*Para los lectores hispanohablantes que se encuentren con esto, la banda ha escrito amablemente una traducción al español de nuestra reseña, !Encuéntrela en la página 2!*

Sr. Carajo are a new band from Bogotá, Colombia not worried to smack an image and musical direction as technicolour as it is fun right into our unassuming faces. Sporting tunes self-described as “promesa neogranadina del pre-punk” (or “New Granada pre-punk promise”, as our reliable informant Google Translate tells us) and hot off a run around underground bars and music venues around their home country, their debut project, directly translating to 80.000 V Dragon Eye Morrison, sets about introducing that colourful new image in a 5-track EP.

The Lasses Rogers Band – Bar de Rock y Blues en Bogotá

Milo initially turned me onto these guys through IDLES’ Joe Talbot’s highlight of the self-titled opening track (bar the 80.000 V) on one of his isolation playlists, and it seems, aside from Mr Talbot, the majority of Sr. Carajo’s listeners come from Colombia or are dotted about in other parts of Latin America — if Spotify’s weekly listeners chart is anything to go by. And, when their music is as fun as this, it feels like something of an injustice that so few European ears have been turned onto them yet. It’s my job to mend that.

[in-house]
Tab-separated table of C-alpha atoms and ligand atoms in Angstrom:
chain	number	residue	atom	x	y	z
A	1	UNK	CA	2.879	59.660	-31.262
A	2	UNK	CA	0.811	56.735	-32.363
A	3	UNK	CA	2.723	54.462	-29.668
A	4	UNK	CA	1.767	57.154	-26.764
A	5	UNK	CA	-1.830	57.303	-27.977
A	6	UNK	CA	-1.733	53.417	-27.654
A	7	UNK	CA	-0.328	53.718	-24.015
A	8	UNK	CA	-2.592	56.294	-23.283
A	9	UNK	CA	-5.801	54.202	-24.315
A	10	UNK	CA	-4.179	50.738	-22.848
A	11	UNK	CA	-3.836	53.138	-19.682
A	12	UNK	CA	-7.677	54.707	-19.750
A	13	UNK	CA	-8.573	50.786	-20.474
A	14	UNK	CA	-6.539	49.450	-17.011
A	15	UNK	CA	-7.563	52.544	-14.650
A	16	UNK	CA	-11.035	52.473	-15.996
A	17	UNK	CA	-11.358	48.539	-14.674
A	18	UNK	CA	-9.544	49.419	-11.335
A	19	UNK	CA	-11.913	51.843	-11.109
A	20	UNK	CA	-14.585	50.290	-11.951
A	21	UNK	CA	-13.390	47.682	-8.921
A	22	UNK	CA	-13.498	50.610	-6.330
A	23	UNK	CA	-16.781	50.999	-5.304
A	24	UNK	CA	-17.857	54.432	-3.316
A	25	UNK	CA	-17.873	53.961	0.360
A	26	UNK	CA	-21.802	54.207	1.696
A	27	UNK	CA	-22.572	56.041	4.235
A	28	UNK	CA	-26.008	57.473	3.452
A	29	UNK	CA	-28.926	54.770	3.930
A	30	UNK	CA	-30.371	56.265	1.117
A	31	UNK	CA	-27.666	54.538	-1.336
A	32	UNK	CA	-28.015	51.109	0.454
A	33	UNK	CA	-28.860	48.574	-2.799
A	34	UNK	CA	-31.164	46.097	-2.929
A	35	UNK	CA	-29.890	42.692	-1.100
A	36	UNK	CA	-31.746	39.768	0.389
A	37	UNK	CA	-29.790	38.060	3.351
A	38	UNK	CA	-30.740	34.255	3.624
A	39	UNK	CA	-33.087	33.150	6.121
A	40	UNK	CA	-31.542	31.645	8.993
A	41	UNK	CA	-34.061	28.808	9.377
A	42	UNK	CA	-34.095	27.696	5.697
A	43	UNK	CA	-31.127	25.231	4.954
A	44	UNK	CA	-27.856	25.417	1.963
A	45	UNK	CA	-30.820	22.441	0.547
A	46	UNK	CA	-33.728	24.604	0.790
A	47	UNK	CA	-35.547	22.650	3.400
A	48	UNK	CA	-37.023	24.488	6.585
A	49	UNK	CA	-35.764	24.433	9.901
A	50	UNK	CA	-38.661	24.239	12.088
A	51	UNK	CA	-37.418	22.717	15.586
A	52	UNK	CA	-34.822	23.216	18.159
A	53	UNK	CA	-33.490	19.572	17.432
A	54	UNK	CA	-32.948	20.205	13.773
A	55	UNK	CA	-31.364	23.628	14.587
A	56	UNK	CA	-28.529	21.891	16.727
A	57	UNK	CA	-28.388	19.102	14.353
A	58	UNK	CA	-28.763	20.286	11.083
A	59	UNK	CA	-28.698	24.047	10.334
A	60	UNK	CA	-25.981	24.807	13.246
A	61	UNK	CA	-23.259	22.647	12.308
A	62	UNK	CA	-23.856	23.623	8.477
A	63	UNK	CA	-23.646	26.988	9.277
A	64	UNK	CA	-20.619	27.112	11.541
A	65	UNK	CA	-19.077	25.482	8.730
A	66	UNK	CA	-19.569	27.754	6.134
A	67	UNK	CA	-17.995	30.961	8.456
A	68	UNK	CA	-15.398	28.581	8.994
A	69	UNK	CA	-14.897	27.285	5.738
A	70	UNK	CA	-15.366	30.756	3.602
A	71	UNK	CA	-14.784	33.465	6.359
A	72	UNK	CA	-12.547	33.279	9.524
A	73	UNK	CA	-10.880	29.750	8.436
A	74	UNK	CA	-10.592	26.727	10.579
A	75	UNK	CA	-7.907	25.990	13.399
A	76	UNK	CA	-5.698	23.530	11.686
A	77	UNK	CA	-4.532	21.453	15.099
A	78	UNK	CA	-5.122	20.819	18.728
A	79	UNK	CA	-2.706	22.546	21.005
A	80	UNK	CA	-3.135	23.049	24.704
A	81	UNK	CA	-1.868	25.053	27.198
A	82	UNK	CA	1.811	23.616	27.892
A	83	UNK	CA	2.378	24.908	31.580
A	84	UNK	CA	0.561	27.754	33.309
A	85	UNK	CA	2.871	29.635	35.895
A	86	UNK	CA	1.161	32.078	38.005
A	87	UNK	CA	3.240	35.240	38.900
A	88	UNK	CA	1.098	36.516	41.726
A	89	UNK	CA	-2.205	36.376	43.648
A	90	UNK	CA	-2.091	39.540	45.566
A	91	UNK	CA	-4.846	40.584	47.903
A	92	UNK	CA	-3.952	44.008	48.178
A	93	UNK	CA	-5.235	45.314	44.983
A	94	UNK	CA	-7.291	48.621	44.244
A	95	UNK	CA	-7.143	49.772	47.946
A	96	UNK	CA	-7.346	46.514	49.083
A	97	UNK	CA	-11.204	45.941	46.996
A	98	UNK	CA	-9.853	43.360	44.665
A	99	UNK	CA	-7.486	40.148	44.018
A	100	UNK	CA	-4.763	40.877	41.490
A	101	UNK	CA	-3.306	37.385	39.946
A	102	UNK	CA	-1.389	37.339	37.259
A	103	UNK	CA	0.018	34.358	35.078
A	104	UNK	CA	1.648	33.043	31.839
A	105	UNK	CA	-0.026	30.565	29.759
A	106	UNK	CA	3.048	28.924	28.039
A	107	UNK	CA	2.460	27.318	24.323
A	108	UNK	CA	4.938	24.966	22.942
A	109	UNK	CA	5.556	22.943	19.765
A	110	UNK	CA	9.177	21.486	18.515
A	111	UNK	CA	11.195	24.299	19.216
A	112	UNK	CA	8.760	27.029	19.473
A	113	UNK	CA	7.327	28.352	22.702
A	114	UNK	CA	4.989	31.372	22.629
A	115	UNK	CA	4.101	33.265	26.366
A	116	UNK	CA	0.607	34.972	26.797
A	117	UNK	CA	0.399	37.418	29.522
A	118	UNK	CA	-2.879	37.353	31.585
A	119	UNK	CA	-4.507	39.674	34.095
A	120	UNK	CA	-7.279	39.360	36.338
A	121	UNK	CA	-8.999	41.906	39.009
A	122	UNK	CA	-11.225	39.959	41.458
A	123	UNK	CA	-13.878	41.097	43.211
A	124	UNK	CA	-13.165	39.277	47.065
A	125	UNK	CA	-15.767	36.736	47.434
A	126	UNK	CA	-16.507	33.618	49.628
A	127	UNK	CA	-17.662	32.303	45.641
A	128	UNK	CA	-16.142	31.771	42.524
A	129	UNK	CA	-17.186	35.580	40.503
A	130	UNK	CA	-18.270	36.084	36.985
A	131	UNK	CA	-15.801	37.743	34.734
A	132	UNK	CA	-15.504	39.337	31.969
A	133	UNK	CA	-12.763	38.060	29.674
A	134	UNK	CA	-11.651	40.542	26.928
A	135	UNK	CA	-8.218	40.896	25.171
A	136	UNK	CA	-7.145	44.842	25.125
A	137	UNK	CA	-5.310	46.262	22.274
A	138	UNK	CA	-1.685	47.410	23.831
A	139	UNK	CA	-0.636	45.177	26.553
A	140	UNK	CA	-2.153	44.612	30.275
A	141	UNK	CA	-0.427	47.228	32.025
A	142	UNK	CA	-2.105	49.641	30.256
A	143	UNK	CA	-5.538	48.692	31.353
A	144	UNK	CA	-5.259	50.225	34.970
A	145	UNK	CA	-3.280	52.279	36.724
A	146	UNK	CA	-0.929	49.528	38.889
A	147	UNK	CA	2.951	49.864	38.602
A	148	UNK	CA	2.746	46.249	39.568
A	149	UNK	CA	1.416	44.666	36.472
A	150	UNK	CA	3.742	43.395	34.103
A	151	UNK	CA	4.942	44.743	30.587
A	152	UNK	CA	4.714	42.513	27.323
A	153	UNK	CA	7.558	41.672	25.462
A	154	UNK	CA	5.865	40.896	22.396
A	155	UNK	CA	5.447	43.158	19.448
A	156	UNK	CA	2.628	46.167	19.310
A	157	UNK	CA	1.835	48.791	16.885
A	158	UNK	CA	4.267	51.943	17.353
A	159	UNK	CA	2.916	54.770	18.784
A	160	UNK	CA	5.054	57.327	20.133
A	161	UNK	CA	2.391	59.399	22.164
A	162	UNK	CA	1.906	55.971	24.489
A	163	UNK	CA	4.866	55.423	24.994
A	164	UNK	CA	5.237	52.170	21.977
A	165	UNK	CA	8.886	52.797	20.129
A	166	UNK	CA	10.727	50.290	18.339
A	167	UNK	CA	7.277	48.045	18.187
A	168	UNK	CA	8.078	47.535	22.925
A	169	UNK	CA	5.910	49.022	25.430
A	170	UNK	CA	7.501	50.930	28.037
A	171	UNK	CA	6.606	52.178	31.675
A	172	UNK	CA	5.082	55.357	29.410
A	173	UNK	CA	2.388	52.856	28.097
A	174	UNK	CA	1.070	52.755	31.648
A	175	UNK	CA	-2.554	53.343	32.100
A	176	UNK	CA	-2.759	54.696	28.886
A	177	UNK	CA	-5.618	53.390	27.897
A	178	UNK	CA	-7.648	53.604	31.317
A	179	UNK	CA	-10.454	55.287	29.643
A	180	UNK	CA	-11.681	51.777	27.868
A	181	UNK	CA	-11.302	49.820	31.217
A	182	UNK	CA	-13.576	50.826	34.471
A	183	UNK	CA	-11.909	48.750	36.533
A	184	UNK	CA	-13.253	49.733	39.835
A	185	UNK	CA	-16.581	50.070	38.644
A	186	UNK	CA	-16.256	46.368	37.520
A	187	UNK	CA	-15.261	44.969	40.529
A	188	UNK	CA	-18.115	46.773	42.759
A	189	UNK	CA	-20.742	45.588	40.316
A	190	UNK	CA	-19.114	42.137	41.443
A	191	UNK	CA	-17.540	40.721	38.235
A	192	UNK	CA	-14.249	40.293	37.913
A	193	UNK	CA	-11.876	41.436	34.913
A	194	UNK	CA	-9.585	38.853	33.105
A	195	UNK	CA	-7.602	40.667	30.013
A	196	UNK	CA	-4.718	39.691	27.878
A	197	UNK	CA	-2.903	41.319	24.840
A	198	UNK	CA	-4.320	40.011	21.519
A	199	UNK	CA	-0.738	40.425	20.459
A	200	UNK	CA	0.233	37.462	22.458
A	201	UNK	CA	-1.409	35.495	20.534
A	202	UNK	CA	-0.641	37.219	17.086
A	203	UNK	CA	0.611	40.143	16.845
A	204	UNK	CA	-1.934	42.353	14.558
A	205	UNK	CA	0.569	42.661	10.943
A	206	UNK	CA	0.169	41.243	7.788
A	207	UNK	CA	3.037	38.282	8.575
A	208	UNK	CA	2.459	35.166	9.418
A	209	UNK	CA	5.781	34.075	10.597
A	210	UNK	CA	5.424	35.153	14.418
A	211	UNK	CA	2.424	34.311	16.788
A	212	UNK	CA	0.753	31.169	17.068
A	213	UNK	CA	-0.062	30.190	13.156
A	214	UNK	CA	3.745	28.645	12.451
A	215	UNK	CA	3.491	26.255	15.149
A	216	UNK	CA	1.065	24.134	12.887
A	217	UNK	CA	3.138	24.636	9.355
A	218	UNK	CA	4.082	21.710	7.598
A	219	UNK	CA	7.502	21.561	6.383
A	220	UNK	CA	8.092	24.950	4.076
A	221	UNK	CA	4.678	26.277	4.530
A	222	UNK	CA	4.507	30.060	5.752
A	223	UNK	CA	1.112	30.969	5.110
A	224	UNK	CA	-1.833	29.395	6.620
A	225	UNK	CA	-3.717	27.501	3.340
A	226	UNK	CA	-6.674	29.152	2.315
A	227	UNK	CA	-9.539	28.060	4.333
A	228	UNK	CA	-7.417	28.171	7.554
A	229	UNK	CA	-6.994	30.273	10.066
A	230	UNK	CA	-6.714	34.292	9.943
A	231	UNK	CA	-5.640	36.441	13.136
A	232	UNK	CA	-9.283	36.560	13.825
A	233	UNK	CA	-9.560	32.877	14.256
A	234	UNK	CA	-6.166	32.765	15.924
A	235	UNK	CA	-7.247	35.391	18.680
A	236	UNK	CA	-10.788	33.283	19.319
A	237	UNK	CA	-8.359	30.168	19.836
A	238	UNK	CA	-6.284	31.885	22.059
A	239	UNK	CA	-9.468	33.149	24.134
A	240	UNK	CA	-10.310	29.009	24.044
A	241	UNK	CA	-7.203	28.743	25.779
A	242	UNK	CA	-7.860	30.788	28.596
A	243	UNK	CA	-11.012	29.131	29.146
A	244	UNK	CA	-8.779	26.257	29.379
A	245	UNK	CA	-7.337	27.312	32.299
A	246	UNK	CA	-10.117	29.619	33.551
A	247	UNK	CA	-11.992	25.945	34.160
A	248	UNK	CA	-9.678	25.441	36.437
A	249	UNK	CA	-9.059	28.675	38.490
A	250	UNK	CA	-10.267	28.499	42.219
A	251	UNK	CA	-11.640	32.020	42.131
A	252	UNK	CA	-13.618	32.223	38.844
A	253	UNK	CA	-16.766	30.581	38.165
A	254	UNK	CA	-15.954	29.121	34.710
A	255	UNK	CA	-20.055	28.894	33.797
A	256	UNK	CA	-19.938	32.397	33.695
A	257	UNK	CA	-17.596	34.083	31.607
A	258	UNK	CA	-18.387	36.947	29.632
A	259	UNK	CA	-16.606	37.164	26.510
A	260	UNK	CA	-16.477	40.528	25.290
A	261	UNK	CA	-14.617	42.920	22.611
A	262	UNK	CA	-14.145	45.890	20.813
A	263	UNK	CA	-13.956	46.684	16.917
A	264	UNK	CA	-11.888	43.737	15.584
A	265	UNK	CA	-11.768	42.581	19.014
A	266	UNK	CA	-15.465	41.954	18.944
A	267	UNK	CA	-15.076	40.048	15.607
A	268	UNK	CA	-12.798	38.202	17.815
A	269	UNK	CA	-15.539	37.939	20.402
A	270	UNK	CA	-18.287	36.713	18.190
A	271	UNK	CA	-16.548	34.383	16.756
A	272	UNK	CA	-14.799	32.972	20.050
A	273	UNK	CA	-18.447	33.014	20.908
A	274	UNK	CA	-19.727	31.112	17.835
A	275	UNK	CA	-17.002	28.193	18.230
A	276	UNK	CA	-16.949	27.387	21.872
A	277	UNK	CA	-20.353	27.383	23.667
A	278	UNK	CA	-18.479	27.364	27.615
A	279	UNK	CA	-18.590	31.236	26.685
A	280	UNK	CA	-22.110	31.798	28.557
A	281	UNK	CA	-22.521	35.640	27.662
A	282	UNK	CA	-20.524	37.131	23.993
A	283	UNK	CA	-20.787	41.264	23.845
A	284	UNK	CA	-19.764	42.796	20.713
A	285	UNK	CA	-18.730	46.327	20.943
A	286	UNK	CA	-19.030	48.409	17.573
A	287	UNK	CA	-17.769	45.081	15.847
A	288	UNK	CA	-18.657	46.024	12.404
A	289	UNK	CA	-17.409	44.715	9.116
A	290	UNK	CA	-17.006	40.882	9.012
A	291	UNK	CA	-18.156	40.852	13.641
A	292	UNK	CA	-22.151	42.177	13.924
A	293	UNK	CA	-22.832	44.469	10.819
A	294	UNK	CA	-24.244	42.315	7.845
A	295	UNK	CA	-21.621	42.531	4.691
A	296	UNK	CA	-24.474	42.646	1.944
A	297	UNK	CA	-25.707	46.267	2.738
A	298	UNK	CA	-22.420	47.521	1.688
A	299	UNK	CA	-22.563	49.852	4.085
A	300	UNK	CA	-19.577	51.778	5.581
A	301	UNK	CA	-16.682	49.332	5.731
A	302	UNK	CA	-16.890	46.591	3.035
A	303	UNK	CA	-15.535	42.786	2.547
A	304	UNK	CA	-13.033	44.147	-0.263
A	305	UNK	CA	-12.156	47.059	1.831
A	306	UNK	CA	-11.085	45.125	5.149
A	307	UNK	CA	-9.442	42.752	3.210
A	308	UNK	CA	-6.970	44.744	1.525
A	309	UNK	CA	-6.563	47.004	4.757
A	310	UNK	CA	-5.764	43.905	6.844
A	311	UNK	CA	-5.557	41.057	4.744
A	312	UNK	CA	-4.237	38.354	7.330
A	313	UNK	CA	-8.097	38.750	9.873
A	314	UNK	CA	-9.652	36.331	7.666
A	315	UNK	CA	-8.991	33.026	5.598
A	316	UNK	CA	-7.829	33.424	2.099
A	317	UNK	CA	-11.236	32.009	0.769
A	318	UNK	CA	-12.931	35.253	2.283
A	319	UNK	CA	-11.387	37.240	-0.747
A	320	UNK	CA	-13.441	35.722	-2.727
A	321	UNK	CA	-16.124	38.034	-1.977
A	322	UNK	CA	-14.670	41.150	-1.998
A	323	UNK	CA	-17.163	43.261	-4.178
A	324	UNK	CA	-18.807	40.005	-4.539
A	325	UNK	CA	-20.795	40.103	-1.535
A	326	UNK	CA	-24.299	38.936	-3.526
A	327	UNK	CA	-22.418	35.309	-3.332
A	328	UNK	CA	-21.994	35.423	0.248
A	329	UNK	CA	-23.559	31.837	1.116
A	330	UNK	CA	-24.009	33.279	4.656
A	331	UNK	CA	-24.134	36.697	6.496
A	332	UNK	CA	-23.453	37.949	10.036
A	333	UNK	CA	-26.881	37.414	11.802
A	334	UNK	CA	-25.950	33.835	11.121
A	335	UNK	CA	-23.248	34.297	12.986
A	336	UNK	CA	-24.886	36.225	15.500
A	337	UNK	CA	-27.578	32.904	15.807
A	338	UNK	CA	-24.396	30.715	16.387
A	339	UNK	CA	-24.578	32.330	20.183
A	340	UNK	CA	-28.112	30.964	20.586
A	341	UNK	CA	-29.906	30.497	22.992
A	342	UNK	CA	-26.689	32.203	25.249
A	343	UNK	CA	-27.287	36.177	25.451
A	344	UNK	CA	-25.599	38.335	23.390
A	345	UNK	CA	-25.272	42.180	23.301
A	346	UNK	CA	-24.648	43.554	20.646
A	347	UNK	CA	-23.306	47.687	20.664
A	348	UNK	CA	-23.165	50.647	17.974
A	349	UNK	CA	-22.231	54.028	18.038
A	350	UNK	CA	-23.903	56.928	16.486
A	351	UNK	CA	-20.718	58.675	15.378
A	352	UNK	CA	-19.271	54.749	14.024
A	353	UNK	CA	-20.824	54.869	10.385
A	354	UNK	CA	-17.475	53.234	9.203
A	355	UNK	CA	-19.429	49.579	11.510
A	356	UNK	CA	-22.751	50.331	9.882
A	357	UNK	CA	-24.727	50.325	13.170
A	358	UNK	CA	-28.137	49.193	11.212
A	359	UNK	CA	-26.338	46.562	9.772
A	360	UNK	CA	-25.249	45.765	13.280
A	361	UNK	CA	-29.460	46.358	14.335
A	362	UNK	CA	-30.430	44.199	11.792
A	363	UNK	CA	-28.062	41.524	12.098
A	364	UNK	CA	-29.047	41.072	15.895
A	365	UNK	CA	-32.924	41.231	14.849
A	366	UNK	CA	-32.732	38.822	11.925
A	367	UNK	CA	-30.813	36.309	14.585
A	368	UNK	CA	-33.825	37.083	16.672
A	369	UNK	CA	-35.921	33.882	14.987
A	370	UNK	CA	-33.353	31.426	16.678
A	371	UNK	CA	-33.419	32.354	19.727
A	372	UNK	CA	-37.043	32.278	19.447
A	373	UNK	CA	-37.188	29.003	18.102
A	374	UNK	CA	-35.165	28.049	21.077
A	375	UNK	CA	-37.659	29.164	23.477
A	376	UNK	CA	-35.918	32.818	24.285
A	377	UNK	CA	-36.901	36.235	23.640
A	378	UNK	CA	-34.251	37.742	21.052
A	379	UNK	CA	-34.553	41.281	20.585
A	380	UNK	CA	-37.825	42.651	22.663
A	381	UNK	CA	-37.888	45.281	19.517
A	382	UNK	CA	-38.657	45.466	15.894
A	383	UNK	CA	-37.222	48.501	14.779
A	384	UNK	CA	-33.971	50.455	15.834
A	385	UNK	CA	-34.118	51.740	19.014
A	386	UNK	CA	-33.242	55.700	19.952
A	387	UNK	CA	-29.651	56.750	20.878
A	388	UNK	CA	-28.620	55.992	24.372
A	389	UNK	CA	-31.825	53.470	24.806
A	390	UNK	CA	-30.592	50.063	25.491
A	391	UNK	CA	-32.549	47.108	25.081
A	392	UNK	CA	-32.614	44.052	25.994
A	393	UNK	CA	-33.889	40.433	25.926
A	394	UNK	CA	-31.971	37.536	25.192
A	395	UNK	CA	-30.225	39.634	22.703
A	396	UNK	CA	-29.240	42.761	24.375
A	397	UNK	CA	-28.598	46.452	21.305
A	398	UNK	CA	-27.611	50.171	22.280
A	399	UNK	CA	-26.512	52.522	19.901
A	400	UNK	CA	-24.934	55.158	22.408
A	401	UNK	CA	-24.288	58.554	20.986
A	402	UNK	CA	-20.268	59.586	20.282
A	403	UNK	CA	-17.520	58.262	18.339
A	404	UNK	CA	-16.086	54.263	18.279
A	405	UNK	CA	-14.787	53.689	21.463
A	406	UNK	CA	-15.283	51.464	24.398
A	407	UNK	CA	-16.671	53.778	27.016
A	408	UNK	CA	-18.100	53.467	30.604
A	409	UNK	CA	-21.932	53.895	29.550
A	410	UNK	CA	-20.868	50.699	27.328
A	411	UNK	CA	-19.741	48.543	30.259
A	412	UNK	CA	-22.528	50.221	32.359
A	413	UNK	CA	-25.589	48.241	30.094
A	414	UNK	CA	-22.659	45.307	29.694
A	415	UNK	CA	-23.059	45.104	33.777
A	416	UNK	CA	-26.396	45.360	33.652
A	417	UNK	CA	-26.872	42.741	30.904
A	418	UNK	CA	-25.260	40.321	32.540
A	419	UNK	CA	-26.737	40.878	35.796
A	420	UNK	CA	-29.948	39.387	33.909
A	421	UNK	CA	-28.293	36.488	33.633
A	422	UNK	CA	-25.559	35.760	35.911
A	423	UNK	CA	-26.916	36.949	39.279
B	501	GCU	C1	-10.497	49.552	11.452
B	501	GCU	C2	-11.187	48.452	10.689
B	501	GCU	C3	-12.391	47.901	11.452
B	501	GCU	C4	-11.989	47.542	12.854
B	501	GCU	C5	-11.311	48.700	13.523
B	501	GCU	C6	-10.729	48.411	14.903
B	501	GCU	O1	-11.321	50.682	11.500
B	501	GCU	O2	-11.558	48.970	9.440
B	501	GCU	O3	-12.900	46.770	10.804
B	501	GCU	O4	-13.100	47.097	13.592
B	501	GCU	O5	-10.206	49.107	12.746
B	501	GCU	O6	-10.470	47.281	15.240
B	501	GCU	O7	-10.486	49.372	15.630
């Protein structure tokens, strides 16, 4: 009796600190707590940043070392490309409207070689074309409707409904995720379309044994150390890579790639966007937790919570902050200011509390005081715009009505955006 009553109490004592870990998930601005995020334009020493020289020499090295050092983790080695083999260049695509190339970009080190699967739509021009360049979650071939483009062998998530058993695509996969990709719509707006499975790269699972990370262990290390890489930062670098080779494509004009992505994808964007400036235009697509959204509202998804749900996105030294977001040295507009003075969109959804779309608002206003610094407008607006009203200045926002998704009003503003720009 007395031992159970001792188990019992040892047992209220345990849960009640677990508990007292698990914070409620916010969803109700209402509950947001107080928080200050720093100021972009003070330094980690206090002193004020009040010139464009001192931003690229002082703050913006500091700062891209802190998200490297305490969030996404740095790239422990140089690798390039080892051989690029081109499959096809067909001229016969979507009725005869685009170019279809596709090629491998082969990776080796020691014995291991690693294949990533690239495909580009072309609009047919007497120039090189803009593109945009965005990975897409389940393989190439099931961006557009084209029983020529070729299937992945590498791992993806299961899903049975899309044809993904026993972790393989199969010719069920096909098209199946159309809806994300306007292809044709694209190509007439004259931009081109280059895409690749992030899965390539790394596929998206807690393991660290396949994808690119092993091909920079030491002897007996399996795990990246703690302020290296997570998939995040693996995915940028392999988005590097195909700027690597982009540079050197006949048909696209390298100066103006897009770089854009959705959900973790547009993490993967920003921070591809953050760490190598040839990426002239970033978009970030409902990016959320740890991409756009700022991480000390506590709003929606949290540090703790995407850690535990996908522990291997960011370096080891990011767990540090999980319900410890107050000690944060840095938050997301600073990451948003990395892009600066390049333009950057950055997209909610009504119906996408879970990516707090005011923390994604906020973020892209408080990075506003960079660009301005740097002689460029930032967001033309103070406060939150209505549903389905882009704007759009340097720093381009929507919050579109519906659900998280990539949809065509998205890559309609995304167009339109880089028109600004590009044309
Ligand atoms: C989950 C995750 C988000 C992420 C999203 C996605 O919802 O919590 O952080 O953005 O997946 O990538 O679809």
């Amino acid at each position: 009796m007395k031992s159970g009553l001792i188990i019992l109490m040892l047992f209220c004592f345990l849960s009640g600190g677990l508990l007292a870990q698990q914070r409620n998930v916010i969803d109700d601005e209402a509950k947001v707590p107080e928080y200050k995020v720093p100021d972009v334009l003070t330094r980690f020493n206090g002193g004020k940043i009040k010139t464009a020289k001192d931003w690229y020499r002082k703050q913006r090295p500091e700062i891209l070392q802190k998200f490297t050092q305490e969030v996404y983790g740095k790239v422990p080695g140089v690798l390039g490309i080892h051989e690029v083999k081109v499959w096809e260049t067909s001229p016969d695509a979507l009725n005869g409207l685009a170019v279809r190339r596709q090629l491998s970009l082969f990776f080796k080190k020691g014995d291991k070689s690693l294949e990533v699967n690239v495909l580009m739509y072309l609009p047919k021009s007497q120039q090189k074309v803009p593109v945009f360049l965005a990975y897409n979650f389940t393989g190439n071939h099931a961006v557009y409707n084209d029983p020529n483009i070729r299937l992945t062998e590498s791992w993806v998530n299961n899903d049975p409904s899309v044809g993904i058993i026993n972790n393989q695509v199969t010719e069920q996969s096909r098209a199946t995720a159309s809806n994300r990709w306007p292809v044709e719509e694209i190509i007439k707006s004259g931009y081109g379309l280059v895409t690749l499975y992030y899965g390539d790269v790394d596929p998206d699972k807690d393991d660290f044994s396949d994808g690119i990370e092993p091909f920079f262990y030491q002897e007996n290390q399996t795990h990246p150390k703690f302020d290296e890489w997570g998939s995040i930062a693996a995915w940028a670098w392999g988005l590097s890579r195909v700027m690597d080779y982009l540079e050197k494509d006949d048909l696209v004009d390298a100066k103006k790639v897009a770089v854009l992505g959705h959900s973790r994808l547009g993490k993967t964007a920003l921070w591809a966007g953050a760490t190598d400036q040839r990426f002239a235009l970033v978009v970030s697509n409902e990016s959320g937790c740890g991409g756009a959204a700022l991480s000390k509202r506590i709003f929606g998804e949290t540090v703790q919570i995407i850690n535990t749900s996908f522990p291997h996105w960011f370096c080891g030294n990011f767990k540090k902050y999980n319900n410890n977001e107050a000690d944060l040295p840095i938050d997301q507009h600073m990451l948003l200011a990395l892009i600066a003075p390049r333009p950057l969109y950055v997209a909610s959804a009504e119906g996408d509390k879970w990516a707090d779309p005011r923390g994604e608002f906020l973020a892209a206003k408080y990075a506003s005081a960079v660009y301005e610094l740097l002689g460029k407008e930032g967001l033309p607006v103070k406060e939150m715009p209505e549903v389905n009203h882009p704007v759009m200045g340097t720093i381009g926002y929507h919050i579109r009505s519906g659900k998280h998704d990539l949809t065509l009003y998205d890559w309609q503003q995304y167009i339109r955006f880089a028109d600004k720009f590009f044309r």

Having no idea what to expect, I give the track a try. First thing I find out about Sr. Carajo? These guys don’t mess around. A few seconds of mid-pace effect-laden guitar open proceedings with a foreboding sense of purpose, only to blissfully morph into a bubbly, delightfully bouncy rhythm — punchy drums and wah-wah bass included and well accounted for. Bubble quickly turns into crunch as the song properly kicks into gear around the 35-second mark, the boisterously delivered vocals and breaking guitars turning the bounce into leaping. We’ve got a good thing on our hands, here.

Fed-back vocal pops and meandering guitars become increasingly prominent amongst the track’s sprightly rhythms, and the song naturally lends itself to King Gizzard vibes. Not a bad thing at all – and not in a sense that’s derivative – and as track two (Croco-Bronx) takes the reigns, we get the warbling vocal effects in waves of big rock energy. In a musical sense, I get King Gizz vibes but chunkier, louder, and swapping Aussie surfer-turned sci-fi psychedelics with splashes of colour, blending warm dancing sounds you’d associate with smokey Colombian bars with kaleidoscopic punk rhythms delivered by a crispy punch akin to in•ter a•li•a At the Drive-In.